Miscellaneous Memoranda

The National Year of Reading Read This! prize winners have been announced, after attracting lots of fabulously creative entries from young readers. I think my favourite entry was the knitted Wizard of Oz characters by twelve-year-old Lexi, although the papier-mâché model of James and the Giant Peach by Michelle, also twelve years old, was wonderful, too. (Also, I just discovered that ‘papier mâché’ is French for ‘chewed paper’. Thanks so much for telling me that, Oxford Dictionary.)

Entries in the 2012 John Marsden Prize for Young Australian Writers are now open, with “young writers under the age of 25 [. . .] urged to enter the competition to share in $5,500 in prize money and have the opportunity to be published online and in the December issue of Voiceworks, Express Media’s literary quarterly.” You have until September to enter your short story or poem, with more information here.

Speaking of young readers and writers, there’s a great new(ish) online magazine for teenage girls called Rookie. I wish magazines like that had existed when I was a teenager. (Sadly, the internet hadn’t even been invented when I was a teenager.)

There’s an interesting article here by Anthony Horowitz about how book covers end up plastered with glowing endorsements from other writers. I’m currently reading a YA novel by an established US author, and the Cassandra Clare endorsement (“A gorgeously written, chilling atmospheric thriller.” CASSANDRA CLARE, bestselling author of THE MORTAL INSTRUMENTS SERIES) takes up more space on the front cover than the name of the book’s author. But do book buyers actually pay any attention to these quotes? As the first commenter on the article says, “Probably the only people who would truly benefit from an author’s endorsement are new or little-read authors – exactly the kind of people who (for completely understandable and rational reasons) are least likely to get them.”

I recently read two fascinating articles about successful novelists who decided to stop writing (and, presumably, to stop endorsing other authors’ books). “There’s just too much stress on authors,” said Steph Swainston, author of the Castle series. She was unhappy with the pressure from fans and publishers to produce a book a year, and disliked the modern need for authors to be ‘celebrities’ and engage with social media (“The internet is poison to authors”). The other author, Elizabeth Harrower, was less forthcoming about why she stopped writing in 1966:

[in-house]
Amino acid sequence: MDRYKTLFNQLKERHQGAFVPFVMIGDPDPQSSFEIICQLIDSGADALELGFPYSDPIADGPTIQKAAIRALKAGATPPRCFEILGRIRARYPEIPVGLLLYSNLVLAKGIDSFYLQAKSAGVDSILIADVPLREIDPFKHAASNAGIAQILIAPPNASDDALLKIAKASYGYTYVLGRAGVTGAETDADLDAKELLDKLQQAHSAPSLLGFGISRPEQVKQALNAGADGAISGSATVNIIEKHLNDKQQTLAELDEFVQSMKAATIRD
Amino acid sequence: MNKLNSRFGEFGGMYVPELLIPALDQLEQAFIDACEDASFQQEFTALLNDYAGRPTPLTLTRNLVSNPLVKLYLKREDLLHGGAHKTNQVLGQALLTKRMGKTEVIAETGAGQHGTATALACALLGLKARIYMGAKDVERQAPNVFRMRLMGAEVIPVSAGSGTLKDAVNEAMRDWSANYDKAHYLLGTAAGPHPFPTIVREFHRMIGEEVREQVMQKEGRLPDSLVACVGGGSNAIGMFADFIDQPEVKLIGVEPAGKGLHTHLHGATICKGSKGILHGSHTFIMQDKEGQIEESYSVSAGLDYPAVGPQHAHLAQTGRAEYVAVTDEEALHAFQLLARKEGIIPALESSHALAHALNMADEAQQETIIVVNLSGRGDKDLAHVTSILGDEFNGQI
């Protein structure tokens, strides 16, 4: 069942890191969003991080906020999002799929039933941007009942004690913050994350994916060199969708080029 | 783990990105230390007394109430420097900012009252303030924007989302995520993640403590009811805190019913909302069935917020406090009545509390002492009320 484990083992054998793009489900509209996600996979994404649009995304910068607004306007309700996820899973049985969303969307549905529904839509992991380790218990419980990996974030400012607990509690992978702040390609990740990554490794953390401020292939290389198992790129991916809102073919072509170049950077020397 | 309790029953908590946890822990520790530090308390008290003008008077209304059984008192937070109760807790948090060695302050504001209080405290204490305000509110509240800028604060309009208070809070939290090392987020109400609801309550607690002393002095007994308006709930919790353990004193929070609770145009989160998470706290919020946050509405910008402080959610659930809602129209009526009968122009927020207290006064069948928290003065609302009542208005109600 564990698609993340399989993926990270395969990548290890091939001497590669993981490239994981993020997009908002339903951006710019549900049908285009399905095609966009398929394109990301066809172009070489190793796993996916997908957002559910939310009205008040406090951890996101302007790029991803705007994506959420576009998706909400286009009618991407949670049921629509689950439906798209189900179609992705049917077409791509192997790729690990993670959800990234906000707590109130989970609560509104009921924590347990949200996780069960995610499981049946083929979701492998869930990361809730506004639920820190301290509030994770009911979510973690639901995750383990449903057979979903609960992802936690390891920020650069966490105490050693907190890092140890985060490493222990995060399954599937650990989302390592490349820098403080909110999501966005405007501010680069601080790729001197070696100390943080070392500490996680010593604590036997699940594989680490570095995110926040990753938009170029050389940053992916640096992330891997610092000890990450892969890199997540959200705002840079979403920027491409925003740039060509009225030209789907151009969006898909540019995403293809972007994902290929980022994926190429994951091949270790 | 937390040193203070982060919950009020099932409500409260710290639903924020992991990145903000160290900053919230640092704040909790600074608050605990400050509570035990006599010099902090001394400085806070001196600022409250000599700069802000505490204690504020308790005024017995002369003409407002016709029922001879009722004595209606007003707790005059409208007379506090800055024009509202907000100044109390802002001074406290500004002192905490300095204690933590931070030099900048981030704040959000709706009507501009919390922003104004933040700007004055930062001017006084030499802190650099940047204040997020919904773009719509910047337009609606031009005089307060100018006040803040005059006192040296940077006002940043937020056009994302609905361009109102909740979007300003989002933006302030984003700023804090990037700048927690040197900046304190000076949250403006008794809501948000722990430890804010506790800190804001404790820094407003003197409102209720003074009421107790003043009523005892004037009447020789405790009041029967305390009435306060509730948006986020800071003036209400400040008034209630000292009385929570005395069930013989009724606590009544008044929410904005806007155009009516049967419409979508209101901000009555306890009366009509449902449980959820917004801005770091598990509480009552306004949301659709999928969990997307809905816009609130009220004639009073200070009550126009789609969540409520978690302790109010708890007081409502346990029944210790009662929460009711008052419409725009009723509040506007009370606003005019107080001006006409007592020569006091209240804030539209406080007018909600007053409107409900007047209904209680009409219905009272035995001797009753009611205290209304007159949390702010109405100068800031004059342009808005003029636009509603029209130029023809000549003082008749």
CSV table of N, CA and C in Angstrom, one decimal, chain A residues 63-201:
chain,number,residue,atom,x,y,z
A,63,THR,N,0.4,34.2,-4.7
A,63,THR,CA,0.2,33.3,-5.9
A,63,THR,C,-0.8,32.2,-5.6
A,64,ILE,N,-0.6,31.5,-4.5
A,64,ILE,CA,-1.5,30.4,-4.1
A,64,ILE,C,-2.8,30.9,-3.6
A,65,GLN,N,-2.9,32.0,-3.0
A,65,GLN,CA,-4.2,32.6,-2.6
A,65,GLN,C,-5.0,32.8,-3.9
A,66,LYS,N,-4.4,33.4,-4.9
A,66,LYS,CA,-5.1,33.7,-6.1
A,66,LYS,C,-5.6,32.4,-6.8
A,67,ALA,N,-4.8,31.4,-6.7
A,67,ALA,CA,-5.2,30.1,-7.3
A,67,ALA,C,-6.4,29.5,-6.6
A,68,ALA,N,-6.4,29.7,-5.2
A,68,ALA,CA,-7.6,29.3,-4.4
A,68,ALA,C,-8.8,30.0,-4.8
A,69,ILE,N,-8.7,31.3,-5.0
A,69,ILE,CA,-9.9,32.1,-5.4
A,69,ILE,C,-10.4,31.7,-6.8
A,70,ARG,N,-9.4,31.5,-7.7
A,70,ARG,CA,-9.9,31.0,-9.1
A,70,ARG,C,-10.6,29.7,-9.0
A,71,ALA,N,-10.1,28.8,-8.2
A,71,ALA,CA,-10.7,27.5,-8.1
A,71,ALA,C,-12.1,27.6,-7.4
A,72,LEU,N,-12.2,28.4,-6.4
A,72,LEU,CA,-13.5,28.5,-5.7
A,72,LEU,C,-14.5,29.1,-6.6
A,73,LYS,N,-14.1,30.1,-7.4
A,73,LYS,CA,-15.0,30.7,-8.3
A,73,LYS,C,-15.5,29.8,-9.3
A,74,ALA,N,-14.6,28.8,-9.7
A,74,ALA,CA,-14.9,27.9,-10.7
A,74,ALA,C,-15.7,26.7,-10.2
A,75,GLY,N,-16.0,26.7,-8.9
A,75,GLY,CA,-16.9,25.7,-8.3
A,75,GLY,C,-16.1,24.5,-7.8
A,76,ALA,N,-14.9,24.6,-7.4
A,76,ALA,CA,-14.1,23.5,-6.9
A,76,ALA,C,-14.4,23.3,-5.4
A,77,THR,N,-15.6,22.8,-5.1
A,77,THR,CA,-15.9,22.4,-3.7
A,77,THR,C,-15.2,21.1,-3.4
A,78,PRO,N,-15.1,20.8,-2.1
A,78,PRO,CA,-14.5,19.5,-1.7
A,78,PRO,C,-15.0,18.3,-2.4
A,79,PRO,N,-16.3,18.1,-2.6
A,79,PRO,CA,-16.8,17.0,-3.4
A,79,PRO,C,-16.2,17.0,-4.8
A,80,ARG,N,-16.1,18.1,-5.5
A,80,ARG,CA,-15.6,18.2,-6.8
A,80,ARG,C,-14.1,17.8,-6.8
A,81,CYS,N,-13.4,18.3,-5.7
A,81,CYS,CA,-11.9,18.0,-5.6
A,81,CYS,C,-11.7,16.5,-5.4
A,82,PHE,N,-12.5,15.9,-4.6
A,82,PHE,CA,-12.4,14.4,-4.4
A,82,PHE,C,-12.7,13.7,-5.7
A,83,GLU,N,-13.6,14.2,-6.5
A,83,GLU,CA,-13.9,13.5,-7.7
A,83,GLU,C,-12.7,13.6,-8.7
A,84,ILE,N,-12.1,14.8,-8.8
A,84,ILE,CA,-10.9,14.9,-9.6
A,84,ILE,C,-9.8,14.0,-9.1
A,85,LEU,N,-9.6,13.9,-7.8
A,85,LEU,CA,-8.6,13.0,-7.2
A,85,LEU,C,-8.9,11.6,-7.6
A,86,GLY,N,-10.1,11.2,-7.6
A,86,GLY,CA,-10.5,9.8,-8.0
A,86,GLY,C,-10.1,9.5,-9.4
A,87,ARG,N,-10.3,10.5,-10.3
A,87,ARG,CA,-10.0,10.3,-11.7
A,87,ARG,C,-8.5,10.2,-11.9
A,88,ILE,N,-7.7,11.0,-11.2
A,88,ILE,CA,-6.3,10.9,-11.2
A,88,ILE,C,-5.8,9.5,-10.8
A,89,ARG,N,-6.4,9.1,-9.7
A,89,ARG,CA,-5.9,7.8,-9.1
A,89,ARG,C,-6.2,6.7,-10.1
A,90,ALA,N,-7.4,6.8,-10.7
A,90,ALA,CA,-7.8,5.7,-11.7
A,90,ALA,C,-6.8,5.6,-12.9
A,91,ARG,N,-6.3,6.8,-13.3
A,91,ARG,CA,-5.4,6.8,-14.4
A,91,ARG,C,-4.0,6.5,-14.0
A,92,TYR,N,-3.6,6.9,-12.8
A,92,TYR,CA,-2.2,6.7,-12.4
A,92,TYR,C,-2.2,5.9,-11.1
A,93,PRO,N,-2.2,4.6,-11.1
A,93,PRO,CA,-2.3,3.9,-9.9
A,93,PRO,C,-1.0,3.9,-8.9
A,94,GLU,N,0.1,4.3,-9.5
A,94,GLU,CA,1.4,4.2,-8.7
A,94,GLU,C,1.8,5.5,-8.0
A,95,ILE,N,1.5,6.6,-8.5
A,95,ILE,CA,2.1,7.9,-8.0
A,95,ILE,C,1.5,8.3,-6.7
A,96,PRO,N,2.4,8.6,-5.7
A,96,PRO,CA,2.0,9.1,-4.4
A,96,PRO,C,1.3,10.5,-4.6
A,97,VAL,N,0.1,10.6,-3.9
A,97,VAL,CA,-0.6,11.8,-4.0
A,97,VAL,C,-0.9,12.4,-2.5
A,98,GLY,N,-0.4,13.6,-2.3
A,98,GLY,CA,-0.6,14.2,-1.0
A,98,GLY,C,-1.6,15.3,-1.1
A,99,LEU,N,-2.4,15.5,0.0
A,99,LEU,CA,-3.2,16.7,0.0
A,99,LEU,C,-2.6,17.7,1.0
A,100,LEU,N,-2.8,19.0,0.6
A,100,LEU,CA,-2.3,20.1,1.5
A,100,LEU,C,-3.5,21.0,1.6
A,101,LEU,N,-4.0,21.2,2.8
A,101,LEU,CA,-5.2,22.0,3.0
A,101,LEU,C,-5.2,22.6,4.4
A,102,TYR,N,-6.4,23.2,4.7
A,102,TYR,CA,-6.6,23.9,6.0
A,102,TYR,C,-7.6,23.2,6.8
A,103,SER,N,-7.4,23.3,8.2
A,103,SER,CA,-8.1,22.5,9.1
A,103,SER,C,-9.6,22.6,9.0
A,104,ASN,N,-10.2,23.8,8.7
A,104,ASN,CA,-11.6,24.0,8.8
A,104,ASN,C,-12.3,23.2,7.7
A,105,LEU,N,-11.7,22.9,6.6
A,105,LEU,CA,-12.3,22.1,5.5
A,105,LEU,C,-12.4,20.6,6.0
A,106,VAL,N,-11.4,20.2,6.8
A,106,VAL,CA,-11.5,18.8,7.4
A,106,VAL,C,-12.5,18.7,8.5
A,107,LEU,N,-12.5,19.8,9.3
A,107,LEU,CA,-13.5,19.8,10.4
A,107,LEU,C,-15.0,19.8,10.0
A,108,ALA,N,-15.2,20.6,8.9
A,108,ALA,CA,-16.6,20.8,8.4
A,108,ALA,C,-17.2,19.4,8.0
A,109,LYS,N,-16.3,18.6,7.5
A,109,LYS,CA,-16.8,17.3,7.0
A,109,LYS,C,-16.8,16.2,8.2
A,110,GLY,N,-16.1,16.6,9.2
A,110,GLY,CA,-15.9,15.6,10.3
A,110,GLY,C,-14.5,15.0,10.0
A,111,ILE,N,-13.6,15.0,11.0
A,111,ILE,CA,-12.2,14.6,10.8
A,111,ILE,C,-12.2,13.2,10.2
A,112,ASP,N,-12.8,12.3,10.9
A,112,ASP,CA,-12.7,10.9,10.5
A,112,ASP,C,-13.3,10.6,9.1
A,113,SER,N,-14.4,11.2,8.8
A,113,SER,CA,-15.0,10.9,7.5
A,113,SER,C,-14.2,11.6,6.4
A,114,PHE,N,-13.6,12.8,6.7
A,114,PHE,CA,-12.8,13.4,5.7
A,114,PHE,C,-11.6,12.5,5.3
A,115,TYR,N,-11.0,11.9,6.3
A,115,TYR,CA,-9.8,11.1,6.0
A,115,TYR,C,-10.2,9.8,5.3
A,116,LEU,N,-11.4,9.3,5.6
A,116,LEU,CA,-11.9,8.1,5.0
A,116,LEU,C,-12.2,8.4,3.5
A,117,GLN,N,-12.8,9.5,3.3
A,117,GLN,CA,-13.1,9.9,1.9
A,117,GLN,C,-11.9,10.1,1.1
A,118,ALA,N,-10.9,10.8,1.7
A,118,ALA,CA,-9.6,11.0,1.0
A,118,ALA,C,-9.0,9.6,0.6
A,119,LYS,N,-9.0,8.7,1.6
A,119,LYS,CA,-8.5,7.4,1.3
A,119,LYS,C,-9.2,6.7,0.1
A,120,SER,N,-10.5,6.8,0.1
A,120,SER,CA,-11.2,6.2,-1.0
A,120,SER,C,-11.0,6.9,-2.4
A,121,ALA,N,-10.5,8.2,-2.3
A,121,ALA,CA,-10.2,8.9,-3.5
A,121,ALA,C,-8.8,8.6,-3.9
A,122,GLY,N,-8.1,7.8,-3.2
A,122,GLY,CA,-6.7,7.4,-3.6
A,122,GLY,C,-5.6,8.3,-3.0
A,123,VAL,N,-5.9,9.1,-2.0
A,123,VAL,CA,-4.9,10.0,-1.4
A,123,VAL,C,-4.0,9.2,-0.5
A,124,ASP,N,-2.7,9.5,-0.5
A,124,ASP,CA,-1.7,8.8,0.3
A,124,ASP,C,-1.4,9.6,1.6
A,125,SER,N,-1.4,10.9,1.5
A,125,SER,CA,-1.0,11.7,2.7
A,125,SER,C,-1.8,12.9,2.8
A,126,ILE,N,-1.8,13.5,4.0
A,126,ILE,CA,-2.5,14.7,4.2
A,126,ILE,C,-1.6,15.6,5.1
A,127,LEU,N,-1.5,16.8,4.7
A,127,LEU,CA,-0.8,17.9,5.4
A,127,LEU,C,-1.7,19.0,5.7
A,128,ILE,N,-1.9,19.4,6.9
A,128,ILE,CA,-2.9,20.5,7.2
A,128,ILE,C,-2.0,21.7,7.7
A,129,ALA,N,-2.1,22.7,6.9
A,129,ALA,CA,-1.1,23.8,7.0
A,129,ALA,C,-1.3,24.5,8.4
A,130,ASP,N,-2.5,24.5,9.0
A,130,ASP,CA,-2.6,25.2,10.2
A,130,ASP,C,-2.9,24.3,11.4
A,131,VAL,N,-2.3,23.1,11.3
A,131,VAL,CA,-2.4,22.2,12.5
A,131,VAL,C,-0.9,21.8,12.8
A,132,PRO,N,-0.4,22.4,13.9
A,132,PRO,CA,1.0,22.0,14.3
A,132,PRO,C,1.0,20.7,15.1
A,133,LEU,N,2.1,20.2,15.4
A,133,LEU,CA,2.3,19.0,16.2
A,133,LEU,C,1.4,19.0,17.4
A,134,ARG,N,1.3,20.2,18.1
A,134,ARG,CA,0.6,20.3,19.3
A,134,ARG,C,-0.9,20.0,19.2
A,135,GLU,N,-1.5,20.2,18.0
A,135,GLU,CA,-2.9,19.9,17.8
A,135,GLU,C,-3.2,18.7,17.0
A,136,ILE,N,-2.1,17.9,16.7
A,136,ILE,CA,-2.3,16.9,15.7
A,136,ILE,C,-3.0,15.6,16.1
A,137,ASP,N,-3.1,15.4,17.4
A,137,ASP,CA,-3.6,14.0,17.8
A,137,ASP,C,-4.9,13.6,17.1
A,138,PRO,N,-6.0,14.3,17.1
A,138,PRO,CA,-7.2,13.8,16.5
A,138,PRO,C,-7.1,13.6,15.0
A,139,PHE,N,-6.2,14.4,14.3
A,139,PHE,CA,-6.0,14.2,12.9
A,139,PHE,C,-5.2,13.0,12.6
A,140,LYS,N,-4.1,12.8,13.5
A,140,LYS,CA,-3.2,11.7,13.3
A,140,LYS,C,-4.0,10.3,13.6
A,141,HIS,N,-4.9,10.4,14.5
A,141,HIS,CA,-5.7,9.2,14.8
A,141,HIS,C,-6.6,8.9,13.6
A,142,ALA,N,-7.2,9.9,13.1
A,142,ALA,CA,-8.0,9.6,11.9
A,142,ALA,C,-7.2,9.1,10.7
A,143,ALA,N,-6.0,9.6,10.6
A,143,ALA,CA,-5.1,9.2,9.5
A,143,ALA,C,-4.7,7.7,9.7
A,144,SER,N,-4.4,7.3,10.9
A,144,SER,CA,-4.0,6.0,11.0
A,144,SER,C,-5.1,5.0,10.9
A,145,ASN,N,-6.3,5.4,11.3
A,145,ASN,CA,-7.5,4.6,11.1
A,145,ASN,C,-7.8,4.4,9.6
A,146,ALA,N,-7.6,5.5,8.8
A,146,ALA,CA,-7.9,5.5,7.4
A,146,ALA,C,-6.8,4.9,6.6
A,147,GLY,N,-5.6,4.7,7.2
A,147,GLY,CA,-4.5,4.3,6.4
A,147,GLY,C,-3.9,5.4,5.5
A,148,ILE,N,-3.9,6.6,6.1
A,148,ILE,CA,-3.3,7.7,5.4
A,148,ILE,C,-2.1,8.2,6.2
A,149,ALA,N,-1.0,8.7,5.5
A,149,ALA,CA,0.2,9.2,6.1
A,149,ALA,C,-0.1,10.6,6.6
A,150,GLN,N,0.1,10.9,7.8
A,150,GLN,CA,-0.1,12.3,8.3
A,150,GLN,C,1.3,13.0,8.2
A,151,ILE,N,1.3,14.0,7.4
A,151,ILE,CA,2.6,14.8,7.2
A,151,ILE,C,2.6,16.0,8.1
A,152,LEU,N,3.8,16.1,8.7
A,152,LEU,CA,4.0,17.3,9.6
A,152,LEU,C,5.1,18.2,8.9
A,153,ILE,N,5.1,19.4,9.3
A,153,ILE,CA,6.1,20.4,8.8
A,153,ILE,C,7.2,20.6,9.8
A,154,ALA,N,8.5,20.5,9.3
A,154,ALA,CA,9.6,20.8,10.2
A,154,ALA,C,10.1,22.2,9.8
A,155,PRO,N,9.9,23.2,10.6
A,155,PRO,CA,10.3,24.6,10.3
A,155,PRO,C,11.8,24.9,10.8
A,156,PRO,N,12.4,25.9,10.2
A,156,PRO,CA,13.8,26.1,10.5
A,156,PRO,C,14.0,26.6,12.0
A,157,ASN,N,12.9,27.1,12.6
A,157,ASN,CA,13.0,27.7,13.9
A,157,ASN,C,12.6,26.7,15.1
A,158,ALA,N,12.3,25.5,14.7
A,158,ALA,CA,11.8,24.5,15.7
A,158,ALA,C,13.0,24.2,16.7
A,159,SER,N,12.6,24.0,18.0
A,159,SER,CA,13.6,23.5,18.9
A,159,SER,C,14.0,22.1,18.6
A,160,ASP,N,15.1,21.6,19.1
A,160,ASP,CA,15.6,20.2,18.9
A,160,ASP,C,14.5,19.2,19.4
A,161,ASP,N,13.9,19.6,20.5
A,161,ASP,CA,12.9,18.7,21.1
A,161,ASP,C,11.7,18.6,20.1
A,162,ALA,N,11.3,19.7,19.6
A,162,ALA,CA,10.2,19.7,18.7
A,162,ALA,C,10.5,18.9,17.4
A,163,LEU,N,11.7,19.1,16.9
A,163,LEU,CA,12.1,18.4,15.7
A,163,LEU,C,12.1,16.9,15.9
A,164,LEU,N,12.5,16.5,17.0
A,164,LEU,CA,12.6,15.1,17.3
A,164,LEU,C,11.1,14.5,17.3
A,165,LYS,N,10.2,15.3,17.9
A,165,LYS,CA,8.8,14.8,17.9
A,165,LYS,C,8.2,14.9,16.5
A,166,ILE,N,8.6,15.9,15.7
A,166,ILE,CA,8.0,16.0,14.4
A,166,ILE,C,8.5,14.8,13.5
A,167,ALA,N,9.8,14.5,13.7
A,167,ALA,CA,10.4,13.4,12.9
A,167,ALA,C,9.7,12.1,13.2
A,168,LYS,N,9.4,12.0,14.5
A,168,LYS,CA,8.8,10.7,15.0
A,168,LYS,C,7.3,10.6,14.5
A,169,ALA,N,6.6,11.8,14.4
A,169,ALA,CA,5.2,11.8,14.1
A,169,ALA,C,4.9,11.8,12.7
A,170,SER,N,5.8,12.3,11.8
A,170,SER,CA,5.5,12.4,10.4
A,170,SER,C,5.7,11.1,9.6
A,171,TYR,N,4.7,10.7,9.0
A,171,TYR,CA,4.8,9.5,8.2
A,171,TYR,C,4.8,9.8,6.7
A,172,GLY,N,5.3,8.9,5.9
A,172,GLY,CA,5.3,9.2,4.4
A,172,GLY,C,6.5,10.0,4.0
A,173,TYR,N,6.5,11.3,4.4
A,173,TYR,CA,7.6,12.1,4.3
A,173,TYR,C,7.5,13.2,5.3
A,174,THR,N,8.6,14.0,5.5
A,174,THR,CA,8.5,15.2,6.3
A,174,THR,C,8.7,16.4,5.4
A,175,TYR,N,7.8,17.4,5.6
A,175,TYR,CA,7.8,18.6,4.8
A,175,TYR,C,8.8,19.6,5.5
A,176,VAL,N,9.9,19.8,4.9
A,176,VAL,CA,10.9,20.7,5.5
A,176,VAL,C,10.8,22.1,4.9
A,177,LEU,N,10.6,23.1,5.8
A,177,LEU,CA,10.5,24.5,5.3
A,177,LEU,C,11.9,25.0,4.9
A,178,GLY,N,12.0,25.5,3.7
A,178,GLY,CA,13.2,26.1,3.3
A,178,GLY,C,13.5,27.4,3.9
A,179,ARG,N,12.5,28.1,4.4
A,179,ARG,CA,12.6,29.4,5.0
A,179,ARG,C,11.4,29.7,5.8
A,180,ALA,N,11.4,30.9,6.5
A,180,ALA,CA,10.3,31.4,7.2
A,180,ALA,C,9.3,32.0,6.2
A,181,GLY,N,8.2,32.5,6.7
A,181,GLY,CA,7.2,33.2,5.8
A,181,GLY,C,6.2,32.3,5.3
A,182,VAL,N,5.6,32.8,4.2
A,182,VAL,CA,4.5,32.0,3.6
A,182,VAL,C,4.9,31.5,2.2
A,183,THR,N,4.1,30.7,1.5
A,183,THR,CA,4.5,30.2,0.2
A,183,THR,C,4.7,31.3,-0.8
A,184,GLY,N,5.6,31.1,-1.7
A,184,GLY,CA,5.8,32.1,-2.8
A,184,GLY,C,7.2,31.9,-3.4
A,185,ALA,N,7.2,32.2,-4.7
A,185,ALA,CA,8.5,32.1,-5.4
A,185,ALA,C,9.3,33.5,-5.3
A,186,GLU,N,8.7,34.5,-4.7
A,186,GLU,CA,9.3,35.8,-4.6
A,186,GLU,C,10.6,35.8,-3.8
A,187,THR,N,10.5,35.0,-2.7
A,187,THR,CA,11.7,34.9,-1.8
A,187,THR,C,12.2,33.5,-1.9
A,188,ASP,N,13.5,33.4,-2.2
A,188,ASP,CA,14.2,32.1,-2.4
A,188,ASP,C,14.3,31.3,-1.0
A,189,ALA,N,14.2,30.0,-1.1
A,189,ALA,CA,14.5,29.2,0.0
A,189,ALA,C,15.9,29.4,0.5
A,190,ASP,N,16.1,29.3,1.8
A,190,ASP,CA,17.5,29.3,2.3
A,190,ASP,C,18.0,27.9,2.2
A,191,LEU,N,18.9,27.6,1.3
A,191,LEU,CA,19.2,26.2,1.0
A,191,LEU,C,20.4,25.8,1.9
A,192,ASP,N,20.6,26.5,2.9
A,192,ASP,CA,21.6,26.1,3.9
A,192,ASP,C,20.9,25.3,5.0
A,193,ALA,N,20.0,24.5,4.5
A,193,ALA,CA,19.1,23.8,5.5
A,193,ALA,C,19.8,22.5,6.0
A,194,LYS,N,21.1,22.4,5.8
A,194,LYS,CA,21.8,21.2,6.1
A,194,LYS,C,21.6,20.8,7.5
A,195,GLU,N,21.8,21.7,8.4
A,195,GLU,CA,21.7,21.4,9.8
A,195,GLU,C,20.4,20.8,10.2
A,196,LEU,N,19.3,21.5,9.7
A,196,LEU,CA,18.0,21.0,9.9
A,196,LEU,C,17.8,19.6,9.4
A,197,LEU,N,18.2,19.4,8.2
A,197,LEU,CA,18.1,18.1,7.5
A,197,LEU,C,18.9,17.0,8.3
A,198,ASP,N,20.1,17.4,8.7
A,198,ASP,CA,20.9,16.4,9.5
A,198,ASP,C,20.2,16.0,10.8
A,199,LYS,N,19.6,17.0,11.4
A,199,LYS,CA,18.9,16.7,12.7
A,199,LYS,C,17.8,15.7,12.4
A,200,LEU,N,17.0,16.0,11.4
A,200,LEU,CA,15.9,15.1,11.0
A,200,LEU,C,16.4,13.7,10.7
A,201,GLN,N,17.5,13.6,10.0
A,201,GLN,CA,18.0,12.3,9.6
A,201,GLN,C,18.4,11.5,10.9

“It’s not as though she ran out of things to say – ‘there were probably too many things to say’. It’s not as though her work was poorly received – her second novel, The Long Prospect, was described as ranking ‘second only to Voss as a postwar work of Australian literature’. It’s not as though she was busy raising children – she never married and is childless.”

In the end, she simply says, “[I] realised I just can’t be bothered any more.”

To end on a more positive note, this year The Famous Five celebrate the seventieth anniversary of their first adventure, Five on a Treasure Island. Naturally, the celebratory feast will feature ham sandwiches on crusty bread, hard-boiled eggs, currant buns and lashings of ginger beer.

Foyle’s War

The novel I’m writing now is set (mostly) in wartime England, so when I heard of this television series, I thought I should take a quick look at it. It sounded a bit dull and worthy, to tell the truth, and I only checked it out because I thought it might be useful for research purposes (footage of Spitfires and so on). Well! I was completely hooked by the end of the first episode. I love it, and I can’t recommend it too highly.